Almost a decade after the 2001 intervention by the United States and its allies in Afghanistan, women were once again taking centre stage in NATO planning. With a new counter-insurgency (COIN) strategy in play, gaining civilian support became crucial. In this context, Afghan women came to be seen as influential matriarchal figures and potential allies who could help turn the tide against the Taliban and other insurgents.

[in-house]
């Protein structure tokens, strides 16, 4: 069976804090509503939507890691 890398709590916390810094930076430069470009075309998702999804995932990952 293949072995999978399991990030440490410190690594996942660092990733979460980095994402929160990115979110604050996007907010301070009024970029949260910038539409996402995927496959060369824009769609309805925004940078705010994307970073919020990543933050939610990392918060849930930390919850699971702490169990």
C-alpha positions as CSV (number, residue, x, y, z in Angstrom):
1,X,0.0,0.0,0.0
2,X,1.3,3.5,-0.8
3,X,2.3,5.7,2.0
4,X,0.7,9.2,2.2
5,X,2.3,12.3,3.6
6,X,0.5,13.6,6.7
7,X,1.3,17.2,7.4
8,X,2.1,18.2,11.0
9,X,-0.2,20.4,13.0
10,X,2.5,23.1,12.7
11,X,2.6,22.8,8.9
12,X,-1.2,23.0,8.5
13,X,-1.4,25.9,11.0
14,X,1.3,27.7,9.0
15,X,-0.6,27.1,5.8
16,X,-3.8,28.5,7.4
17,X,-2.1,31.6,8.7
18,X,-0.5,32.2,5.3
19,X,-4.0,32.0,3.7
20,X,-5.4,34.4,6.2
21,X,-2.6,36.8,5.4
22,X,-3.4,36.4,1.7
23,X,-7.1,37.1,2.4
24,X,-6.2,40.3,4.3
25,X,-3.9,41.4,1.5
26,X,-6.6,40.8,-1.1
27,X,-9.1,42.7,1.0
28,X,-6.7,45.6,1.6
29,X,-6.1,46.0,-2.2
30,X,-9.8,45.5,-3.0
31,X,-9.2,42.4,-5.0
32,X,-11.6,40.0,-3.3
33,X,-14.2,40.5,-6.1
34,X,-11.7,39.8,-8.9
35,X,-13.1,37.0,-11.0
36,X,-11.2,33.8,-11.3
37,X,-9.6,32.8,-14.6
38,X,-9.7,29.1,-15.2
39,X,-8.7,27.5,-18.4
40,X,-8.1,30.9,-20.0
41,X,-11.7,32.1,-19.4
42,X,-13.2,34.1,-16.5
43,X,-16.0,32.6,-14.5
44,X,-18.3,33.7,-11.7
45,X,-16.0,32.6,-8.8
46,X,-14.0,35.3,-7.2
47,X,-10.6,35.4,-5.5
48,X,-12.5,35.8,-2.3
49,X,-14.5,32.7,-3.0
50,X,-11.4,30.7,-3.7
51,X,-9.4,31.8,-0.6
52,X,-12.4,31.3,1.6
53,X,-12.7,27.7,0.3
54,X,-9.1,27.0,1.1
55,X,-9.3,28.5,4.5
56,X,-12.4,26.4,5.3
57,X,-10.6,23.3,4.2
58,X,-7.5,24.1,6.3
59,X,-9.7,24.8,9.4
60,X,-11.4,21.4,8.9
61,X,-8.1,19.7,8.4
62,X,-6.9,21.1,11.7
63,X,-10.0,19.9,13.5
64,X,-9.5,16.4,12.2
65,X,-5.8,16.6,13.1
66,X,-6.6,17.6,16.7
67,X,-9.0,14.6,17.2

Under the overall command of ISAF (the International Security Assistance Force) the US and the UK set up Female Engagement Teams (FET), consisting of international military women tasked to build rapport, offer support and gain the allegiance of Afghan women and their families. This report follows the course of FETs in southern Afghanistan during the period of 2010 to early 2012. It critically examines the assumptions underpinning the teams and why they produce so few results.